The divide that's conquered . . . us

Ira Lacher: We may don masks to keep ourselves safe from the novel coronavirus, but no amount of #We’reInThisTogether can mask that we are far apart. -promoted by Laura Belin

“REOPENINGS EXPOSE U.S. DIVISIONS” proclaimed Saturday’s New York Times.

A Google search for “divided America” returns 417 million pages.

Writing in The Atlantic, George Packer reveals what should be as plain as the masks on our faces and the gloves on our hands: Because of our many divisions, America is rapidly becoming a failed state:

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Thoughts on a post-Trump agenda for Democrats

Dan Piller speculates on what the federal government might attempt if the 2020 presidential and Congressional elections swing toward Democrats. -promoted by Laura Belin

Democrats have learned, the hard way, to never count on a landslide before votes are cast. But the combination of a 1930s-style economic collapse, President Donald Trump’s manic blunderings, and his dismal poll numbers no doubt generate dreams in progressive minds of a landslide election in November that sweeps them into unchallengeable control of both the White House and congress in a manner similar to the Democratic sweeps of 1932 or 1964.

So what might happen if Joe Biden and a host of happy progressives settle into power in Washington next January (probably after walking past gun-toting, camouflage-wearing Trumpers making a Last Stand)?

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Why Bernie, Iowans? Banks!

Skip Kaltenheuser is a writer based in Washington, DC. This piece is cross-posted from DownWithTyranny. -promoted by Laura Belin

Banks, including on Wall Street, fear no one like they fear Bernie Sanders.

I’m sure they’re not keen on Elizabeth Warren, but Bernie strikes a unique terror, because banks know anyone taking them on will have to wield the bully pulpit against them like FDR did. Bernie can do that. And heading up a ticket, no one else will do as well in critical precincts in the upper midwest, Pennsylvania and elsewhere that went for Obama twice, then flipped for Trump when people chose him as the middle finger to Washington, and to Democrats like Obama’s Treasury Secretary, Timothy Geithner, who famously stated that housing policies were “foaming the runway for the banks.”

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Why I will caucus for Elizabeth Warren

Matt Chapman is a Democratic activist in Waukee. -promoted by Laura Belin

A few years after the great recession kicked in, I was listening to the latest Ry Cooder album while mowing my lawn and came across the song “No Banker Left Behind.” It spoke perfectly to the mood of the time, and I remember shutting the mower off and going inside to listen to it a couple more times.

The Dodd-Frank financial reform bill had passed a year earlier, and the Consumer Financial Protection Bureau was created (an idea Elizabeth Warren came up with). At that time, Professor Warren was asked to help set up the bureau, made a temporary chair, and given some liaison responsibilities. But she was never given the role of director.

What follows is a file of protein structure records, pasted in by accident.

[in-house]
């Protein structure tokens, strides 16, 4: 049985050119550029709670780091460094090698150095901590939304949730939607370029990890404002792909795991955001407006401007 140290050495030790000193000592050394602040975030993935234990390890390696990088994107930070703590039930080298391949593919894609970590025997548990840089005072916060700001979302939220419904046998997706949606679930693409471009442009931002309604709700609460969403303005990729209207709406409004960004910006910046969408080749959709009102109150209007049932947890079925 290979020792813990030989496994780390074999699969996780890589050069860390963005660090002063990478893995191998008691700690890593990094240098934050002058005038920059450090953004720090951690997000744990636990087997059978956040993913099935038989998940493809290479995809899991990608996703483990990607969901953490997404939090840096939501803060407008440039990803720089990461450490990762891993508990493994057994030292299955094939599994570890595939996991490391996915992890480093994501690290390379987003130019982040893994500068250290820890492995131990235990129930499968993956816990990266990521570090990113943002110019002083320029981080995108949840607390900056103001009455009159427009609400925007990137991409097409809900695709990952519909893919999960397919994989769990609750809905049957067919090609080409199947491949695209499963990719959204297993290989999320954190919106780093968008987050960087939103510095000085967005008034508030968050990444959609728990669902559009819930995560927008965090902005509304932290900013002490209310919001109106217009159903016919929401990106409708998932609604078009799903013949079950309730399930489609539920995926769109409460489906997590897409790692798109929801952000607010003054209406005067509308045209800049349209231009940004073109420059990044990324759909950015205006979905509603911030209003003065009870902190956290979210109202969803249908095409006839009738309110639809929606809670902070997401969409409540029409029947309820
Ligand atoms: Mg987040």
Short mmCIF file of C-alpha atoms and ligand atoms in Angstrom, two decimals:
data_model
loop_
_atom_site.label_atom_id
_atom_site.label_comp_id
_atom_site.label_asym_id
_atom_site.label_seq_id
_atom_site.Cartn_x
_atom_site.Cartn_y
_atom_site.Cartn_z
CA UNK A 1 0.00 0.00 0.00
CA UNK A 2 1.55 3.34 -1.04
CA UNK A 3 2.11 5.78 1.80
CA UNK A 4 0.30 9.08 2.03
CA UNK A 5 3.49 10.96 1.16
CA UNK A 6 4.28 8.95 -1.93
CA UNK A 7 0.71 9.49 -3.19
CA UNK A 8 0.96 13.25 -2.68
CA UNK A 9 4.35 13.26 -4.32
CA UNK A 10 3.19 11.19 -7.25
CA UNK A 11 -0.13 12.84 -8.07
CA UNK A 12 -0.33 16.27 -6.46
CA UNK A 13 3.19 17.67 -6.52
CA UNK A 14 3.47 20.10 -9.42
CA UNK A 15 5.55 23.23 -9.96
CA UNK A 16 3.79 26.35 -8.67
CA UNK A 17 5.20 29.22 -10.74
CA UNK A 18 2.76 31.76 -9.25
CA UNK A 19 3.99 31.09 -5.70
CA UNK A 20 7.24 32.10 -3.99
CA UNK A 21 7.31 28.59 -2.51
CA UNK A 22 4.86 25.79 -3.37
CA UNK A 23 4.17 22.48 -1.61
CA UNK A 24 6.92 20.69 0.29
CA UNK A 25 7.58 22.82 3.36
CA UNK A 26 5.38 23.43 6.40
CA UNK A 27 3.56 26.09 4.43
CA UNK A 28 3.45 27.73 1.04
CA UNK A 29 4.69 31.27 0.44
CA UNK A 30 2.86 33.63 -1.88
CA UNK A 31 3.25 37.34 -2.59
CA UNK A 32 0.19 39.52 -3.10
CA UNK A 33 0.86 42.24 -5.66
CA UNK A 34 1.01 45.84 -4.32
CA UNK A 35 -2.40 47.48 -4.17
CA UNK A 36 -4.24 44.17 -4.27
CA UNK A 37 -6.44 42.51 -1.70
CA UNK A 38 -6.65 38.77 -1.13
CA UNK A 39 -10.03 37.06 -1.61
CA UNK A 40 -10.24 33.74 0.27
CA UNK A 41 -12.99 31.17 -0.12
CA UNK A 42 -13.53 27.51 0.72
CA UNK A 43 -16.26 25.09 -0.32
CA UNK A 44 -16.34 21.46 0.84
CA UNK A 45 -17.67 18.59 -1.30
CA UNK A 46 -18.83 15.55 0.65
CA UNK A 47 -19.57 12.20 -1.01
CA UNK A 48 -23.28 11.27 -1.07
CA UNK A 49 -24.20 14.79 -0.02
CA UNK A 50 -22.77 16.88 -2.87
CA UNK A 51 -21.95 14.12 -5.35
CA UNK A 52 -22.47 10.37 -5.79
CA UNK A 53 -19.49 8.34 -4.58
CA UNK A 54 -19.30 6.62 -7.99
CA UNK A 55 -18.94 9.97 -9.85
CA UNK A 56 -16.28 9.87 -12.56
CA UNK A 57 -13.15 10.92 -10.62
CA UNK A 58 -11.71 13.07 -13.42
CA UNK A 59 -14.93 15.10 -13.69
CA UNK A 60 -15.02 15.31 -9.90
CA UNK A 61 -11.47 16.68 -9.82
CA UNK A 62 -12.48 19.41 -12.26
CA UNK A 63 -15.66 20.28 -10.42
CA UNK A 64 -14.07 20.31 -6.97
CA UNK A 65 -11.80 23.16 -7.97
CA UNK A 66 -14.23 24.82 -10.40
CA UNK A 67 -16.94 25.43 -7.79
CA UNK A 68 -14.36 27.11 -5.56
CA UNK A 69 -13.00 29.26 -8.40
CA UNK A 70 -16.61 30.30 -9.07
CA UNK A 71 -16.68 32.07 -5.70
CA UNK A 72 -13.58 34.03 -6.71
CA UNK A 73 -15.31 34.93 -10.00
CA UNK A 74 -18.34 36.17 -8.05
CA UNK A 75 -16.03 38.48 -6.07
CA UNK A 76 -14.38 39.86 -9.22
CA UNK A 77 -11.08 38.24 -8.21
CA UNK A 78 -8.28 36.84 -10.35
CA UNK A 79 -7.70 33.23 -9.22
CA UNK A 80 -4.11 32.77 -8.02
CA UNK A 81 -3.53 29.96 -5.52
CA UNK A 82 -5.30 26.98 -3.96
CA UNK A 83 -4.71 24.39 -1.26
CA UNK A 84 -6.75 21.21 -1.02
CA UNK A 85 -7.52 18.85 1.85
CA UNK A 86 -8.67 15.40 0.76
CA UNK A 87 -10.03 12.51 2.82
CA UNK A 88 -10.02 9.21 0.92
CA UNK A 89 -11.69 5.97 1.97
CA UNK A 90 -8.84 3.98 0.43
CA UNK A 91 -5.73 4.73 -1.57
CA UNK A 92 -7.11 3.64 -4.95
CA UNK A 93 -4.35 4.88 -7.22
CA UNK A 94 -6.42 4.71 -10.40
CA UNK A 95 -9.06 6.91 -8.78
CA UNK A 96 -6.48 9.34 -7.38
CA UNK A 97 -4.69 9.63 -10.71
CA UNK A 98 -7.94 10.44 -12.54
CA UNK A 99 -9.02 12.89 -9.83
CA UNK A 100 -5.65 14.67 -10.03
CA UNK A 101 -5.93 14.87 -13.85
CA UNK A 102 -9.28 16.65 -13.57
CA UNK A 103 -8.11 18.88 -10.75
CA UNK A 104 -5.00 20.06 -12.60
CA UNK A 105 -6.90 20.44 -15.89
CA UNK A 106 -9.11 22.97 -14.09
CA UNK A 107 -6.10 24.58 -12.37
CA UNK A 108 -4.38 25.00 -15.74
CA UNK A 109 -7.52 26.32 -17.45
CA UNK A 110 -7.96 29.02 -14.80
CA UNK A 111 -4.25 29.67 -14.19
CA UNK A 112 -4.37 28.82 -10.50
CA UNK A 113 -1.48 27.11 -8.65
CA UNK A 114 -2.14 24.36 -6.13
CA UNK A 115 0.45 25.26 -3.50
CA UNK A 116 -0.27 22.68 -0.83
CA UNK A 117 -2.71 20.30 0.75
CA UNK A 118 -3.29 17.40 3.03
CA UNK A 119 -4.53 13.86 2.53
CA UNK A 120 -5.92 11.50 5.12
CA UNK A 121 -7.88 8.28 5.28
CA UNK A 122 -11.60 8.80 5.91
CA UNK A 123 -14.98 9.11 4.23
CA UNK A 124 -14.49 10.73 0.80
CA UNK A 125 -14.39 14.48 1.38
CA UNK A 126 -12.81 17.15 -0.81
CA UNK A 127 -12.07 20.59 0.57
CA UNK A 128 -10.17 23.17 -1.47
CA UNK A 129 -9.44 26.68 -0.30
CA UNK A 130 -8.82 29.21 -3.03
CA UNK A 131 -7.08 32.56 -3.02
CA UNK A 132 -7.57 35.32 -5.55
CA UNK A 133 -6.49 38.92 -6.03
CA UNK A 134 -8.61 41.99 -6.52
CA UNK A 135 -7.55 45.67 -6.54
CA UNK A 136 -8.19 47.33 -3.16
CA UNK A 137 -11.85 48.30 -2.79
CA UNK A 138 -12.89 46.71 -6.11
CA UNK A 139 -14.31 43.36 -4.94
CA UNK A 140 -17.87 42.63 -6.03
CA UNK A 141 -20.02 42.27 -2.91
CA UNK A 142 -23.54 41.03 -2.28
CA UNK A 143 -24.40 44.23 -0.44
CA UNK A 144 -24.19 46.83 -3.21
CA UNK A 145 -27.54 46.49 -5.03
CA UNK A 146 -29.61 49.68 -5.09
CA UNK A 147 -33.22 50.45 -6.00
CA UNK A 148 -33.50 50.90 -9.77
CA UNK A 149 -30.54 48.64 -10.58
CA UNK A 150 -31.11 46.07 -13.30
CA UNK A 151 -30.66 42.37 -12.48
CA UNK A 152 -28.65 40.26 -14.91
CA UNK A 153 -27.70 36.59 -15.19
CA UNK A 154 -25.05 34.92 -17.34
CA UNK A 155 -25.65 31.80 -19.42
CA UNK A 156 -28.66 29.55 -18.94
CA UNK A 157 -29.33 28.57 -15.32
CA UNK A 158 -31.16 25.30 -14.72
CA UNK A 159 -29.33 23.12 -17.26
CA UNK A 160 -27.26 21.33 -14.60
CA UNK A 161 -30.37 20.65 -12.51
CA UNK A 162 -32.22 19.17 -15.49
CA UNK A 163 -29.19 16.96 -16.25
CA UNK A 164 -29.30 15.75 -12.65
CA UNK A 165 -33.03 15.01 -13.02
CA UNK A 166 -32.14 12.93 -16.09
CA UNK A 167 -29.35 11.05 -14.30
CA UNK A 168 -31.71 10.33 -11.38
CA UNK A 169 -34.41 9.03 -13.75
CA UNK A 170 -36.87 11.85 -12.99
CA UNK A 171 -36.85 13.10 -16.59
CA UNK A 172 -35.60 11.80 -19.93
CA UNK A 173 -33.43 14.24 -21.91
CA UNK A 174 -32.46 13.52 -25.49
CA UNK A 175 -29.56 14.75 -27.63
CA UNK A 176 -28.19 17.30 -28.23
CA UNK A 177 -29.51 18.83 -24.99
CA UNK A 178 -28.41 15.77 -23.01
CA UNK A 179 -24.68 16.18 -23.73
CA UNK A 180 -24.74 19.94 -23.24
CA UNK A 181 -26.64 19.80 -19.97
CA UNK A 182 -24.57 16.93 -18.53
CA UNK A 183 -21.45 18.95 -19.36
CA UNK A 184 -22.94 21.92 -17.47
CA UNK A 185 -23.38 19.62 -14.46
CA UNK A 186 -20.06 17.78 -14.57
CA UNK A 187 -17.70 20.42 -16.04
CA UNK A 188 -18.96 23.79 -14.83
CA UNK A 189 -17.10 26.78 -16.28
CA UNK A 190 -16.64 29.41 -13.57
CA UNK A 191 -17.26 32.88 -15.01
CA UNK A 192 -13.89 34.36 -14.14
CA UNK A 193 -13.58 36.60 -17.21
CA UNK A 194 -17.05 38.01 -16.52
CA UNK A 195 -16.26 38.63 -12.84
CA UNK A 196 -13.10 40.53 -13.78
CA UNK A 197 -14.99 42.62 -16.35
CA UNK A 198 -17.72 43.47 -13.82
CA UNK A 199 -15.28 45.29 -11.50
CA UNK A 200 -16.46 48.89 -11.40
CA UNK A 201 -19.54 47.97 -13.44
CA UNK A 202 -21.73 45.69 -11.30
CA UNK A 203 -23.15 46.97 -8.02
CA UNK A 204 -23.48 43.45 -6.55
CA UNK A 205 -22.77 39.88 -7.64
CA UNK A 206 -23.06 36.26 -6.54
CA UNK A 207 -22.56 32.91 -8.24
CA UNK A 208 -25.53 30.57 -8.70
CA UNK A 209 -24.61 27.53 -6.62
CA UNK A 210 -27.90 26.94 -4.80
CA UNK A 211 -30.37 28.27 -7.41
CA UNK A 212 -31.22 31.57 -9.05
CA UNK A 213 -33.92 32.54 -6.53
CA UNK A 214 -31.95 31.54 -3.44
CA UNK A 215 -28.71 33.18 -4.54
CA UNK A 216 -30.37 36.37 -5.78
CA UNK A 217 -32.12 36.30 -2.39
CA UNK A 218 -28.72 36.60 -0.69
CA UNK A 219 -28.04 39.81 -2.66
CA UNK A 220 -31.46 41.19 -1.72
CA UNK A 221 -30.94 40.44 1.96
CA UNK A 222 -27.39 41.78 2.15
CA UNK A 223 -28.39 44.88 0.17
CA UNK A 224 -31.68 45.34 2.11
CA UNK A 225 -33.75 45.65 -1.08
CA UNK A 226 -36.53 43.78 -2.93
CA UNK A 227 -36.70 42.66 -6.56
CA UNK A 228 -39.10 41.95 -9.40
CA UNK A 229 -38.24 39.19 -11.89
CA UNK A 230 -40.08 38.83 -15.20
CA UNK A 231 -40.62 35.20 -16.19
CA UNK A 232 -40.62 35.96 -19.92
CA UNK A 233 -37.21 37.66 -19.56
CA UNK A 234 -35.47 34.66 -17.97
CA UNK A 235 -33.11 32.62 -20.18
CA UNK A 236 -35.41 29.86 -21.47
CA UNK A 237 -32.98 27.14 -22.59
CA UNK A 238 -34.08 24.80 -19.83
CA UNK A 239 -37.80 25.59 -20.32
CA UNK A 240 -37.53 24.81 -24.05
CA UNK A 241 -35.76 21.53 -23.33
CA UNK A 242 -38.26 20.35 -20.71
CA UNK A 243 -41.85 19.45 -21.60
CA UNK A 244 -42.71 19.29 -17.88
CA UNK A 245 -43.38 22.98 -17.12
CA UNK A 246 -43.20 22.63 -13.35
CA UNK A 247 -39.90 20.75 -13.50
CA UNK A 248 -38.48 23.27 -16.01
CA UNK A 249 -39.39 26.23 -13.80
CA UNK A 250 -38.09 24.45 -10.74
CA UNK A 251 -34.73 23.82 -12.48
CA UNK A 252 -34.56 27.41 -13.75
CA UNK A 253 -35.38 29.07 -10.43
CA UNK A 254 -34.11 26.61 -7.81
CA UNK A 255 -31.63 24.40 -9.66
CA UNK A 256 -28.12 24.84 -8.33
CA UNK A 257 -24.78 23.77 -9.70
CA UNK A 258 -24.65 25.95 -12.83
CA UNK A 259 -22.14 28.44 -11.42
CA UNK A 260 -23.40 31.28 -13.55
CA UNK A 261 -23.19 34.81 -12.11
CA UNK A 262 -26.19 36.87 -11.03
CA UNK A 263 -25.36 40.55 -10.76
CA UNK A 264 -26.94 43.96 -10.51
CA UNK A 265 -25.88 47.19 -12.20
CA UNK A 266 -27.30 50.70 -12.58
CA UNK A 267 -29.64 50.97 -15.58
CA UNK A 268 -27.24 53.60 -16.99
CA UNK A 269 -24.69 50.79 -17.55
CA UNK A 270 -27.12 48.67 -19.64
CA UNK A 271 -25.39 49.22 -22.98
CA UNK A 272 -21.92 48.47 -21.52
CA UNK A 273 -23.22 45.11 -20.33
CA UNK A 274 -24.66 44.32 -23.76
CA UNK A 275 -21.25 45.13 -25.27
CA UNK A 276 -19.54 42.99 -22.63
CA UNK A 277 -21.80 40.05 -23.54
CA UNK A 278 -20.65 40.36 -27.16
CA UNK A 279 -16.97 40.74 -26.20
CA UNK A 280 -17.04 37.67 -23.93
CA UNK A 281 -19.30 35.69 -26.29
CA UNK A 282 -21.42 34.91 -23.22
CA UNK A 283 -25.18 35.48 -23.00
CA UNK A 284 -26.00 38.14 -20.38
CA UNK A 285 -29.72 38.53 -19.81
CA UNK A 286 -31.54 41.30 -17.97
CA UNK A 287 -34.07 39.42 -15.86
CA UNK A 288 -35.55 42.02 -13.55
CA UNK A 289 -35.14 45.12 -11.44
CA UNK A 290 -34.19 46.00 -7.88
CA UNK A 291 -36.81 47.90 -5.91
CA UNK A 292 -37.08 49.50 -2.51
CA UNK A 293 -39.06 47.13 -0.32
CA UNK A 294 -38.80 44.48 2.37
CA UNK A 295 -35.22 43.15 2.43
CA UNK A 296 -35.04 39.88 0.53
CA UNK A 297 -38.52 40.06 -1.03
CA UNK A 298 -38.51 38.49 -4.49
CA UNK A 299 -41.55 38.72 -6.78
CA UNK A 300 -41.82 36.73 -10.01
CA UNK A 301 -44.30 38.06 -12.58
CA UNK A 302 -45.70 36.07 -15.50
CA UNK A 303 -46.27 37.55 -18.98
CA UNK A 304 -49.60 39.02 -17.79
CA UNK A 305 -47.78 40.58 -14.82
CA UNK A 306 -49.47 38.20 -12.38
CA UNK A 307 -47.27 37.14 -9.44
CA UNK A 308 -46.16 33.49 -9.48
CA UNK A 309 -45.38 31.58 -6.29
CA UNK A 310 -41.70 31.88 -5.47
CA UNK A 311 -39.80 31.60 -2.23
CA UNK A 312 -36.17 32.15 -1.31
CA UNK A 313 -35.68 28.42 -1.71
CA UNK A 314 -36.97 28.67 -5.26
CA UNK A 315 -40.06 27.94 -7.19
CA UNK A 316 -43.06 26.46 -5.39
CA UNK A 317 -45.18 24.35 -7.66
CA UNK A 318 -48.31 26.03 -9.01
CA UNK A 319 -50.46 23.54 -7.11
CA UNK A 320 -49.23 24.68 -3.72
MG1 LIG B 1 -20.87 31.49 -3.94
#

Luckily for us, efforts to recruit Warren to run for the Senate instead paid off. Now she is campaigning to be our first woman president.

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Warren the choice for transformative, experience-driven problem solving

Joe Bolkcom is a state senator from Iowa City. -promoted by Laura Belin

The 2016 election was a loud wake-up call, driven by profound unhappiness with business-as-usual powerful special interest politics. The ensuing chaos has been unsettling and corrupt. The 2020 election is about two things: stopping the crazy and breaking the grip of corporate special interests on our democracy.

I enthusiastically support Elizabeth Warren for president because she can win and is best suited to transform our politics once she’s in office. She has the energy, experience, and guts to take on powerful, entrenched special interests in Washington to solve daunting problems facing the American people and our planet.

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First thoughts on Elizabeth Warren's prospects in Iowa

In the two weeks it’s taken me to collect my thoughts on U.S. Senator Elizabeth Warren’s first swing through Iowa, three four more Democrats launched presidential campaigns (former Housing and Urban Development Secretary Julian Castro, Senator Kirsten Gillibrand, Senator Kamala Harris, and Representative Tulsi Gabbard). More than a dozen people will seek the Democratic nomination in 2020, and eight of them will have visited Iowa this month alone.

Tracking such a large field presents challenges. Bleeding Heartland has already profiled some candidates and their pitches, including U.S. Representative John Delaney and entrepreneur Andrew Yang. I have posts in progress about most of the others. My intention is to write at least one in-depth piece about every serious contender, for the benefit of caucus-goers who want to research all options. With such a strong field, I expect the majority of Iowa Democrats to be late deciders this cycle, myself included.

I’ve transcribed below extensive portions of Warren’s stump speech and Q&A in Des Moines and Ankeny, and also enclosed audio clips for those who would rather listen than read. First, a few of my takeaways:

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